Marks & Spencer closures fuel EU labour law debate

Commission steps up efforts to formulate stricter EU labour law placing greater responsibility on companies undergoing restructuring

The EU is currently discussing a new directive for information and consultation of workers when companies engage in industrial restructuring and is coming under increased pressure from public opinion in the wake of the announced Marks & Spencer closures.

The Commission is now also considering a directive about how companies should prepare for restructuring. However, the business community will most likely look very critically at any legislation pertaining to how companies manage industrial change.

It is not clear if the Commission is trying to pre-empt the discussion in the Council by announcing it will issue a list of company guidelines in May to be followed when announcing redundancies. This list will include actions, activities and initiatives that companies can use in order to anticipate redundancies.

 

European Commissioner responsible for employment, Anna Diamantopoulou, seemed pleased with the ruling: "It sends a political signal that companies have to respect their workers at least as much as they respect their shareholders,".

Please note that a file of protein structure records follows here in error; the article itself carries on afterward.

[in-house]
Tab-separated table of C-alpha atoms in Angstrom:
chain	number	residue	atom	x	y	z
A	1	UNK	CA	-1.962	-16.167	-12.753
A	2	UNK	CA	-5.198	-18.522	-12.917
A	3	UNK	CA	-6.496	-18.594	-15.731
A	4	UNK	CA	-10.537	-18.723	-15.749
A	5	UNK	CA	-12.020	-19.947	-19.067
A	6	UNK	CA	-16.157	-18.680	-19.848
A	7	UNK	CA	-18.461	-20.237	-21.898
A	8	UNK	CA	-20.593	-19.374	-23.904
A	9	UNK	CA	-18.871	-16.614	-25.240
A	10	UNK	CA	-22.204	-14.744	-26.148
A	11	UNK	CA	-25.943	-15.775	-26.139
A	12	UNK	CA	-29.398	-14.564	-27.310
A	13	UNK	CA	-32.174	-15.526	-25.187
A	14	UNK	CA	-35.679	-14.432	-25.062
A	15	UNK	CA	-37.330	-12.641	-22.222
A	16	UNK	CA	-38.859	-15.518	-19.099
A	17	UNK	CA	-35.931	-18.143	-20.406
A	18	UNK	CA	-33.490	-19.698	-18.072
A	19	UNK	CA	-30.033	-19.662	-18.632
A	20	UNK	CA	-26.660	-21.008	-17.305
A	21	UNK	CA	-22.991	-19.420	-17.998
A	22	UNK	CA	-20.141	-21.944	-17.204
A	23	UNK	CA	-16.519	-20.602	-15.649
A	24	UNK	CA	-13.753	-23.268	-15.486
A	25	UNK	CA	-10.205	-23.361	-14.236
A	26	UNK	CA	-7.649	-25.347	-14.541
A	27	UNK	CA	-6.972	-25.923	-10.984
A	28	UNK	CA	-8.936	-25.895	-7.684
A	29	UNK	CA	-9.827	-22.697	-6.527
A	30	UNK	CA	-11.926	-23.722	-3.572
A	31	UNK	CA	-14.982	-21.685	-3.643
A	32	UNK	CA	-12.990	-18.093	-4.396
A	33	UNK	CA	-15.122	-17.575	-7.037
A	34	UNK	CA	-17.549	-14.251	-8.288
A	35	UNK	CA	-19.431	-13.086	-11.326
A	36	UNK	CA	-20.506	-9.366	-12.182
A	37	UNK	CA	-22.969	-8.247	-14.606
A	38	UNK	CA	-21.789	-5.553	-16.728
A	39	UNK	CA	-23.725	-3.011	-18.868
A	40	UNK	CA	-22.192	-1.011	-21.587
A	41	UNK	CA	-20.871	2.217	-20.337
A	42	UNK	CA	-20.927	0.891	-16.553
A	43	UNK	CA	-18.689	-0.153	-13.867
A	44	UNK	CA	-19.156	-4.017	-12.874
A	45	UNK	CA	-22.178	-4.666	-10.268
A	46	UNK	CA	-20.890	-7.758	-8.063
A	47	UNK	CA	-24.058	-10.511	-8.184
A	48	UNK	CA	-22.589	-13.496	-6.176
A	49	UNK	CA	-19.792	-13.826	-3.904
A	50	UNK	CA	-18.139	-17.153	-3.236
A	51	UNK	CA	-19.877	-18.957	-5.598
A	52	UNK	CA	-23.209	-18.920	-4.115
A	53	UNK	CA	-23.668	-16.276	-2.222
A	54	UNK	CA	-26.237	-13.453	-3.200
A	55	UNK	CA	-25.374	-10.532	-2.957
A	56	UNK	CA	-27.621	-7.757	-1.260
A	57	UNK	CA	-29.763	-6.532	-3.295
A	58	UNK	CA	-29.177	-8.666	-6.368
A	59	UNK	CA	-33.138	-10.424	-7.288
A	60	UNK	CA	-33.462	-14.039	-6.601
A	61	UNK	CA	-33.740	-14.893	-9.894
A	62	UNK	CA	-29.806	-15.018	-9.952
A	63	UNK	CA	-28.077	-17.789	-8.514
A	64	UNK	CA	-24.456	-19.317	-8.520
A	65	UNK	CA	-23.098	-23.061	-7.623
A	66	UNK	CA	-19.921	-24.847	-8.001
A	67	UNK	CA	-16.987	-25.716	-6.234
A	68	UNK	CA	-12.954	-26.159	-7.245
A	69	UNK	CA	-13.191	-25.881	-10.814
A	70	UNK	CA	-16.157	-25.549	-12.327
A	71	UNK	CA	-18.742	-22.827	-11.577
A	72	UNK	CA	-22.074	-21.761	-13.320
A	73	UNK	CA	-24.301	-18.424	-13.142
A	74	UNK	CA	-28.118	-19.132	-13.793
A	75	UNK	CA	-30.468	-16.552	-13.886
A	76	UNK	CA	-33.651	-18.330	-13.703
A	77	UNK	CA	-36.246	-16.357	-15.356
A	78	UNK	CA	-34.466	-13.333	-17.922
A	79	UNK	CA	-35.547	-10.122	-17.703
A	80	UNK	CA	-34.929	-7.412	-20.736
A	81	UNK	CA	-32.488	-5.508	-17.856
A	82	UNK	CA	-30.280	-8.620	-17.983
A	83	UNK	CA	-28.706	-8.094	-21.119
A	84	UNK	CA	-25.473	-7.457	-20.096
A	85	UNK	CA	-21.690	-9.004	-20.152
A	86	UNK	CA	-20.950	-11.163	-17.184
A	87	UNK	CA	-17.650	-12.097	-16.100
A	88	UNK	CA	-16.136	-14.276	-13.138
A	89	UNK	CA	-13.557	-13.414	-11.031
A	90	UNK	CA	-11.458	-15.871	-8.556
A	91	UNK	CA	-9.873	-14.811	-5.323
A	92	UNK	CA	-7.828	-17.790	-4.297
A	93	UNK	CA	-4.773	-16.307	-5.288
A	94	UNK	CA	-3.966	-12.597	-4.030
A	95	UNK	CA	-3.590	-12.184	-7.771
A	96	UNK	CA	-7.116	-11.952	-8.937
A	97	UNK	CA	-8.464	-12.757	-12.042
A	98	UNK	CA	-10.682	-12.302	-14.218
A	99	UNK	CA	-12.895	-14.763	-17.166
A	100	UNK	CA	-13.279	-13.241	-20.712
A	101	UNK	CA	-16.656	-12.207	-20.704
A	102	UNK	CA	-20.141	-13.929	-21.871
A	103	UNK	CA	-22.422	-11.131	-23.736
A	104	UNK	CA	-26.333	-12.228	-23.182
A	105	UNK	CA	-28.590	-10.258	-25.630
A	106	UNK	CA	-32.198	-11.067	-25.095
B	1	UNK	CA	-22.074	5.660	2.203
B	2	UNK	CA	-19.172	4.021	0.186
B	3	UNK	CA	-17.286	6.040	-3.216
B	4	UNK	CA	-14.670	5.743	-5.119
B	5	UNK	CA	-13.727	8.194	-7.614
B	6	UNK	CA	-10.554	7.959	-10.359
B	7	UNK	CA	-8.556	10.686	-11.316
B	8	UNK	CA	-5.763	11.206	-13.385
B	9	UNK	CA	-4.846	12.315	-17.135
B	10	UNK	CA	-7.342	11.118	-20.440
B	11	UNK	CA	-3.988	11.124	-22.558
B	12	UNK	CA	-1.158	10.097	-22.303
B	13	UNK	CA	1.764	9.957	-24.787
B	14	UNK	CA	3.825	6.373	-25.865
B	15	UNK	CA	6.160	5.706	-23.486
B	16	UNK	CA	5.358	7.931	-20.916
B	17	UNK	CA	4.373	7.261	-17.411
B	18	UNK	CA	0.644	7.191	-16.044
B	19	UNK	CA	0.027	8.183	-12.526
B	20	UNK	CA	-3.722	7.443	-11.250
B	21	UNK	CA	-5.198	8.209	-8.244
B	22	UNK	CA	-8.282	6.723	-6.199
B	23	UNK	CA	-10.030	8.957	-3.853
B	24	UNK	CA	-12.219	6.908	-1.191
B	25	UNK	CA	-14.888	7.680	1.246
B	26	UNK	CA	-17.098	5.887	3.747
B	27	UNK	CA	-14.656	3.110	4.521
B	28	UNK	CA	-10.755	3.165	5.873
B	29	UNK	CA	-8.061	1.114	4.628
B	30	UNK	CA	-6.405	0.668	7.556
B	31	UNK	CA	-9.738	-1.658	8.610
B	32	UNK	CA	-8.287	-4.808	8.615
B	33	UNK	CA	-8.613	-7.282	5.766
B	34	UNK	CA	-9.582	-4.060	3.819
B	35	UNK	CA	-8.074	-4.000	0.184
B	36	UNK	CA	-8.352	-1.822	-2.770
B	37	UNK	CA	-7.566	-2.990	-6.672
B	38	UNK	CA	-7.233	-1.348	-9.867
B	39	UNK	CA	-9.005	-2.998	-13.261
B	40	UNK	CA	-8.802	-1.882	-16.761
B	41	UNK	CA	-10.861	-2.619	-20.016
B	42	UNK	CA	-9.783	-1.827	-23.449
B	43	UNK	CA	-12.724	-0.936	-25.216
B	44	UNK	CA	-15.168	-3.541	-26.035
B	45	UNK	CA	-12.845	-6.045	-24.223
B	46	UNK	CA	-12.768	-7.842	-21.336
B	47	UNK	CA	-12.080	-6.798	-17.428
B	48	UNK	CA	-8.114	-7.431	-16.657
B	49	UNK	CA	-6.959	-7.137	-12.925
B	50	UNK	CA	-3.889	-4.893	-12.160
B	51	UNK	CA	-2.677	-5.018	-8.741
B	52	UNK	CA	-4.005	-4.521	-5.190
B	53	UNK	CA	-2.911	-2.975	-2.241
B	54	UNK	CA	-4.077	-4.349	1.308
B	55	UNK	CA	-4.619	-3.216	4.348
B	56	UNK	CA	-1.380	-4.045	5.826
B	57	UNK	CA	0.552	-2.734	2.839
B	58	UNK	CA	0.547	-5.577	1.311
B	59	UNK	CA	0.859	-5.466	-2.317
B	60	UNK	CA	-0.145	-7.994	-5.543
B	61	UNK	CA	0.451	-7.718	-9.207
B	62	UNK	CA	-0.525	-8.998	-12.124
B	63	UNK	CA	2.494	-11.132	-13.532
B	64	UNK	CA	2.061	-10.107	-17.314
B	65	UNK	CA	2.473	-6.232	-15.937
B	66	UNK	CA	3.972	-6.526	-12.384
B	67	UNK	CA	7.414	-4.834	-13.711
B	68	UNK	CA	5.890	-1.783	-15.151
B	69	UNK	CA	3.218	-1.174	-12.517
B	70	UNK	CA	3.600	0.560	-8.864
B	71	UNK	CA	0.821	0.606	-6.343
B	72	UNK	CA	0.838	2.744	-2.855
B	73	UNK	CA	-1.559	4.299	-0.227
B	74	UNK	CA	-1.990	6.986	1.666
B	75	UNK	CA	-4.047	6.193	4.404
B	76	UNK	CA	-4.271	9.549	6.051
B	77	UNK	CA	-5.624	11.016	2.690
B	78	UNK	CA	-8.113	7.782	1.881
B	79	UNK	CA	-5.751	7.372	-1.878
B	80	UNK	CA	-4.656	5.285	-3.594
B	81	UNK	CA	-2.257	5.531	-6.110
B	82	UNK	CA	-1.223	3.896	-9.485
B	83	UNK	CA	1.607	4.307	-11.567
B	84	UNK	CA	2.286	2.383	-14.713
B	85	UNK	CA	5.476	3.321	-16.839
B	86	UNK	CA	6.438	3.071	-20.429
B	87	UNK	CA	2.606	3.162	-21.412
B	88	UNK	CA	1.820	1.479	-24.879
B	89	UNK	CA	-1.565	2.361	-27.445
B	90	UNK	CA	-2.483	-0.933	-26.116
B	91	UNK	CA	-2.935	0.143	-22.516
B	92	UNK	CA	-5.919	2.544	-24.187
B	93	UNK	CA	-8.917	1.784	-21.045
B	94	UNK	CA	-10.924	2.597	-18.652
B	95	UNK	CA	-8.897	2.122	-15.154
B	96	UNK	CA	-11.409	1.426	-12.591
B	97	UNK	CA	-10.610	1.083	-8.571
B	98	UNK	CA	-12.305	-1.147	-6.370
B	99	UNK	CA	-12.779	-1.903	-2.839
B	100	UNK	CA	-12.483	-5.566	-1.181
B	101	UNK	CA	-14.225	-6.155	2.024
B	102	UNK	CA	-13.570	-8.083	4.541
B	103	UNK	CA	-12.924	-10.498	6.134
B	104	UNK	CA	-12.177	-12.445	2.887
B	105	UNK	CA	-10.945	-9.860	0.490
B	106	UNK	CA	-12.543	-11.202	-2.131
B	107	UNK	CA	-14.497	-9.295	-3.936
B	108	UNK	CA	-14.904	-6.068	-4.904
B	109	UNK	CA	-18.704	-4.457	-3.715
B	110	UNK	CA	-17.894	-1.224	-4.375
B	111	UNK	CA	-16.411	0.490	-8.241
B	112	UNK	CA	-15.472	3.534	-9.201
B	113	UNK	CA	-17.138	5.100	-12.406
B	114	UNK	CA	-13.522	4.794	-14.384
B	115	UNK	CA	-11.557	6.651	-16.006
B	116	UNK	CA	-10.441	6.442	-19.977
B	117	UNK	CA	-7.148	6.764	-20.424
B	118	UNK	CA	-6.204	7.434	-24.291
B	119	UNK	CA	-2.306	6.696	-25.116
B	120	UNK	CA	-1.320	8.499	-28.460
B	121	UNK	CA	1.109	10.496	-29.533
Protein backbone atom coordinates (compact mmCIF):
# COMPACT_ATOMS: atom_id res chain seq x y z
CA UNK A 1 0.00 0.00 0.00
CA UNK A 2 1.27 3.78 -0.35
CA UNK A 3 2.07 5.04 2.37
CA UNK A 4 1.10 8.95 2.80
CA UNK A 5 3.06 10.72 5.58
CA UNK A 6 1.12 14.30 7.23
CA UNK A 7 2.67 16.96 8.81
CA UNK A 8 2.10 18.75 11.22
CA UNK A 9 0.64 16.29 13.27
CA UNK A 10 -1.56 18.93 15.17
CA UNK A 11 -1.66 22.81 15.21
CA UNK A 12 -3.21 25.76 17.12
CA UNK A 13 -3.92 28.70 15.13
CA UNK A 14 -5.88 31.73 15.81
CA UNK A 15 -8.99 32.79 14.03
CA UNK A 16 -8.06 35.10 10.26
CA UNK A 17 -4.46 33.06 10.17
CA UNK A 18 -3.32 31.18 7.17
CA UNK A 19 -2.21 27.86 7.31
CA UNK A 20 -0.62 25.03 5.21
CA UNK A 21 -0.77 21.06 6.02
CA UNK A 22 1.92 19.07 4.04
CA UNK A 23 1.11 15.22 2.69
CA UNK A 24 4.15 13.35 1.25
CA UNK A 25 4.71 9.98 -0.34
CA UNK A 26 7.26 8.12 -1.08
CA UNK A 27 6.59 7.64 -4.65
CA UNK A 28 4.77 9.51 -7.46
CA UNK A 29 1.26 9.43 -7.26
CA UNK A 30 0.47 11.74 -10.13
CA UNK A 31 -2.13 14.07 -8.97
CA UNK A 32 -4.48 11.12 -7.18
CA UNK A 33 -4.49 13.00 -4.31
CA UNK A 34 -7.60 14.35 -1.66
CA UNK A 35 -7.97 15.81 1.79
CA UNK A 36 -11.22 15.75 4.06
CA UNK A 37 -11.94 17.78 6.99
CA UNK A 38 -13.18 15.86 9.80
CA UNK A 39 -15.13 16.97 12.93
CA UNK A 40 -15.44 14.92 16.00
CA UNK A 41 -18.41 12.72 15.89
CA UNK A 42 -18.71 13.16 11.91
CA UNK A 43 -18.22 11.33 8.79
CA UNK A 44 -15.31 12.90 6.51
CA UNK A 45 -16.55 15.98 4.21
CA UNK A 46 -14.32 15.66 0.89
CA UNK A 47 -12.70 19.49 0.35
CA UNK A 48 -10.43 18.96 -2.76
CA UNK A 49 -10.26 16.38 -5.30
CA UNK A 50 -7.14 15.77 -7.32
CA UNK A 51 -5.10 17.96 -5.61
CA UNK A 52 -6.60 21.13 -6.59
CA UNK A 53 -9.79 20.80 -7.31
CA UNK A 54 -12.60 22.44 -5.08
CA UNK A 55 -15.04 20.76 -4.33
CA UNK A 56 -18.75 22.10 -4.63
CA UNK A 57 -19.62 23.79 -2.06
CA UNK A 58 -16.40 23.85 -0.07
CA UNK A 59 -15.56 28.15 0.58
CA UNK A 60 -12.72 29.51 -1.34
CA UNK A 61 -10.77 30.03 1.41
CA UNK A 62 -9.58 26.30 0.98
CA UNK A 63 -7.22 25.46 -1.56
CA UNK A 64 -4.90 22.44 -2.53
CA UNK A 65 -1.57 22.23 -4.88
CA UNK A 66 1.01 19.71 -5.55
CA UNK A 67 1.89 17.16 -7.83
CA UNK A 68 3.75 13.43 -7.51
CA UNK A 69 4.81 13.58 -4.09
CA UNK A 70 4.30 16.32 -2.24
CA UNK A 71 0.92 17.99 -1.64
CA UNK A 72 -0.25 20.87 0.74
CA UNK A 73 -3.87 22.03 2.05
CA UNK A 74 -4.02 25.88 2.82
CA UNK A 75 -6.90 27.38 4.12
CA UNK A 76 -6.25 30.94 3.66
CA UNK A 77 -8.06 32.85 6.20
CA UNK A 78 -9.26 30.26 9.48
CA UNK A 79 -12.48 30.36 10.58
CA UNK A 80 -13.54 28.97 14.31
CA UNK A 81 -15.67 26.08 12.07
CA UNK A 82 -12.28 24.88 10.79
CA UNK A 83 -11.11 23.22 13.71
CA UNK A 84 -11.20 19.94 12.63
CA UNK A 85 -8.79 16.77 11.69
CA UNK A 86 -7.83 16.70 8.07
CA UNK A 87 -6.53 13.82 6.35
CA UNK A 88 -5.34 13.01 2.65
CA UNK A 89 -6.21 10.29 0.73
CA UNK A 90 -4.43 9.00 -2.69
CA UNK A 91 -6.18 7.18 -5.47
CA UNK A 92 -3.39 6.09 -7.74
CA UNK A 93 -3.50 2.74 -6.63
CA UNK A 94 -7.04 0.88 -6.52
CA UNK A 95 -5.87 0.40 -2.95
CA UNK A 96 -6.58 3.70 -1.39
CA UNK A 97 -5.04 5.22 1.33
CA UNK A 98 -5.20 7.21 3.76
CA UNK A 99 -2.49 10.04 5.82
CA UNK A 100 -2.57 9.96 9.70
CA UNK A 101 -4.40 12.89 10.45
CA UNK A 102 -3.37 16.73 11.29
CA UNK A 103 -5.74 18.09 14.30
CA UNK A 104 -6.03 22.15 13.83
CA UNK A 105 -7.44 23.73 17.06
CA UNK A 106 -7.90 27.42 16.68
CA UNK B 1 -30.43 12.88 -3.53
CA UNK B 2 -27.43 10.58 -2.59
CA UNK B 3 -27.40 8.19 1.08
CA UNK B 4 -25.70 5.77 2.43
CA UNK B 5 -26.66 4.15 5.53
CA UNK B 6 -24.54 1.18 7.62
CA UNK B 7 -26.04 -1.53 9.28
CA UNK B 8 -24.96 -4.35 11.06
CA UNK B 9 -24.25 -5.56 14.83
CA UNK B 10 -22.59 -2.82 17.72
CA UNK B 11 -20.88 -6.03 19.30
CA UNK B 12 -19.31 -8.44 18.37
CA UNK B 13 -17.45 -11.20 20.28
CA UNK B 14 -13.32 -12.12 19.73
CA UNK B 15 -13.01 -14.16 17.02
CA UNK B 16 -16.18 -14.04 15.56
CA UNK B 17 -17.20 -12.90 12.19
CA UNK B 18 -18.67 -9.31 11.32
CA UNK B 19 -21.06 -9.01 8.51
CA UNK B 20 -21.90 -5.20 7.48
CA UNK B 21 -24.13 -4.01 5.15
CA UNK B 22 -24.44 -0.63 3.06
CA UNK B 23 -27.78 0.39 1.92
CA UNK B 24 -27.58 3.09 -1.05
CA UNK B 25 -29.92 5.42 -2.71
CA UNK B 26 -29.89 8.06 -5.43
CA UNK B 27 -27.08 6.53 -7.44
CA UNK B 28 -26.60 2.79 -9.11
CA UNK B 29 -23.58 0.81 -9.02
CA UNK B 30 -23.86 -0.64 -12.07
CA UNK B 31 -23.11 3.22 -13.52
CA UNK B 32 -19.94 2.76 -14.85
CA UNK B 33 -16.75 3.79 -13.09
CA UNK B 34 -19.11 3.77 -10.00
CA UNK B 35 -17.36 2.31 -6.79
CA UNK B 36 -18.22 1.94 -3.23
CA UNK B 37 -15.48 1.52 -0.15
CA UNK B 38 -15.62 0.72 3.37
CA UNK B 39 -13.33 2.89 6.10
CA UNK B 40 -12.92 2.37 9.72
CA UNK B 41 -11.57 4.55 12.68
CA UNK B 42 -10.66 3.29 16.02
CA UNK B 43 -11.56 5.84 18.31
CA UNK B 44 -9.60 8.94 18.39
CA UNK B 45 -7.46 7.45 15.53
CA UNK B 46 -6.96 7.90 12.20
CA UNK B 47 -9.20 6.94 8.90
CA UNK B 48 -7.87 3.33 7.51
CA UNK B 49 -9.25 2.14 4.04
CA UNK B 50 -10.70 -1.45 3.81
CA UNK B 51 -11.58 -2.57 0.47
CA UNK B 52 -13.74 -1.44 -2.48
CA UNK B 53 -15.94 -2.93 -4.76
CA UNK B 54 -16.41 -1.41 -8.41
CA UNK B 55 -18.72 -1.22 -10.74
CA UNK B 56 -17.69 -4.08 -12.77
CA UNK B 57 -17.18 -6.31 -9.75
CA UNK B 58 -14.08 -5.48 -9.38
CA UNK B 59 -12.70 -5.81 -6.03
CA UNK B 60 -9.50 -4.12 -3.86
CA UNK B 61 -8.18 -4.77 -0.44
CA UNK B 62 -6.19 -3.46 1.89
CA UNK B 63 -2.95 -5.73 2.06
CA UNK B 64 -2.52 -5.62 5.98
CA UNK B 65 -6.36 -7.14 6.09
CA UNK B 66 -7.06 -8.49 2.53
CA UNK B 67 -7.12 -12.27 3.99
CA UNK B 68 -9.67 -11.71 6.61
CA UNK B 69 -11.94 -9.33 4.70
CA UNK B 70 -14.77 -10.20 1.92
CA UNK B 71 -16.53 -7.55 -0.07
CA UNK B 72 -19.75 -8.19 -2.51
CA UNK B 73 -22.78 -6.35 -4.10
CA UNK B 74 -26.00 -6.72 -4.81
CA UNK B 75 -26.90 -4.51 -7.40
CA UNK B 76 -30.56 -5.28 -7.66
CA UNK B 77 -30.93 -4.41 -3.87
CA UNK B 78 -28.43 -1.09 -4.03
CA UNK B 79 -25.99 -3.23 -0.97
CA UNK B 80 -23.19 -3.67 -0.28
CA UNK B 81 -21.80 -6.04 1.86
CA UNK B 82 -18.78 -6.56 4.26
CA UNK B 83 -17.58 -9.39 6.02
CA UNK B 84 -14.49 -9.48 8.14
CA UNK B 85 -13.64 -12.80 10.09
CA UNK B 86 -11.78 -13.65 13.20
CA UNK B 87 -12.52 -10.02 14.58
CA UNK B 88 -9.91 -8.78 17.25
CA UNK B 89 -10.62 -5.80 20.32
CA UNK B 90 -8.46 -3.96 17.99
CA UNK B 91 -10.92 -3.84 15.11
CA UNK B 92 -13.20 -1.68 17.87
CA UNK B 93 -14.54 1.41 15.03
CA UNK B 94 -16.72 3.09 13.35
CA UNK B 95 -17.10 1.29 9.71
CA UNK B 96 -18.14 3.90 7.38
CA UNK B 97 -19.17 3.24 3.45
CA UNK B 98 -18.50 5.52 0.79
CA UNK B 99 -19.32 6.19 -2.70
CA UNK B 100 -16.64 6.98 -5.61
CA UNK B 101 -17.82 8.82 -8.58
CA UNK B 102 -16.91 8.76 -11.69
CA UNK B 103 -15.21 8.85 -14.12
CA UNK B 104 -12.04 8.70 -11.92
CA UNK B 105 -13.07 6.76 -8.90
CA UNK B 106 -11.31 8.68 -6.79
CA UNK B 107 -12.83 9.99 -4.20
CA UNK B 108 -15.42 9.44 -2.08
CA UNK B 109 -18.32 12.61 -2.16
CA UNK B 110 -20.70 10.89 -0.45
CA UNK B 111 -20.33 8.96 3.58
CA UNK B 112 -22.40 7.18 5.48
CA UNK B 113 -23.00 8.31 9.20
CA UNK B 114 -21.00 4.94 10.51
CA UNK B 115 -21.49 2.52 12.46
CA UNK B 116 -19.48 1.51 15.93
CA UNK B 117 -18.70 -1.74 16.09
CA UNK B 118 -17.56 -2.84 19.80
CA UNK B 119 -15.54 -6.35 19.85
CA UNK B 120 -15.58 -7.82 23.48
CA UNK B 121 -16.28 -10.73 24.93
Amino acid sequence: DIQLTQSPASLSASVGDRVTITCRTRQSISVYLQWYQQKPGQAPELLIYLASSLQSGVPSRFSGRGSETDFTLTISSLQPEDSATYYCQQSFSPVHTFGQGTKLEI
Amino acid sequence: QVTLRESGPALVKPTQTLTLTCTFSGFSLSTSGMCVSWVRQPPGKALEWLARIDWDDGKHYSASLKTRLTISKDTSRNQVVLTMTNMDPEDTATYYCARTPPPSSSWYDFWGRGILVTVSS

The UK and Ireland are strongly resisting the adoption of the consultation directive and are getting support from EU's employers' federation Unice.

Europe's trade union representation ETUC wants the "Works Council Directive" (the so called "Vilvorde Directive") to be reinforced.

 

Following on from a French court's ruling on the controversial Marks & Spencer closure in France, the Commission announced on 11 April that it will step up its efforts to formulate new EU labour law. According to the Commission, such legislation would place greater responsibility on the shoulders of companies with respect to workers consultation and retraining when companies undergo restructuring.

 

The EU is currently discussing a new directive for information and consultation of workers and the general feeling is that there is an urgent need to reach agreement. The Commission is expecting a wave of redundancies in Europe over the next couple of years and the Marks and Spencer case is bringing the debate on how to best to prepare for this back to the fore. French courts had earlier ruled that the UK retailer Marks and Spencer broke France's labour law, by not consulting its workers over the closure of stores.

 

The consultation Directive will next be discussed at the EU employment council on June 11. Although the consultation rules could be passed by qualified majority, Commissioner Diamantopoulou and many Member States would prefer to see a consensus solution.

Ms Diamantopoulou is also planning to announce an initiative in June on corporate social responsibility that includes companies' responsibilities to employees as well as to other areas such as the environment and human rights.

As for industrial change legislation, the Commissioner confirmed that this is a longer-term project not slated to be discussed with industry before summer.

 

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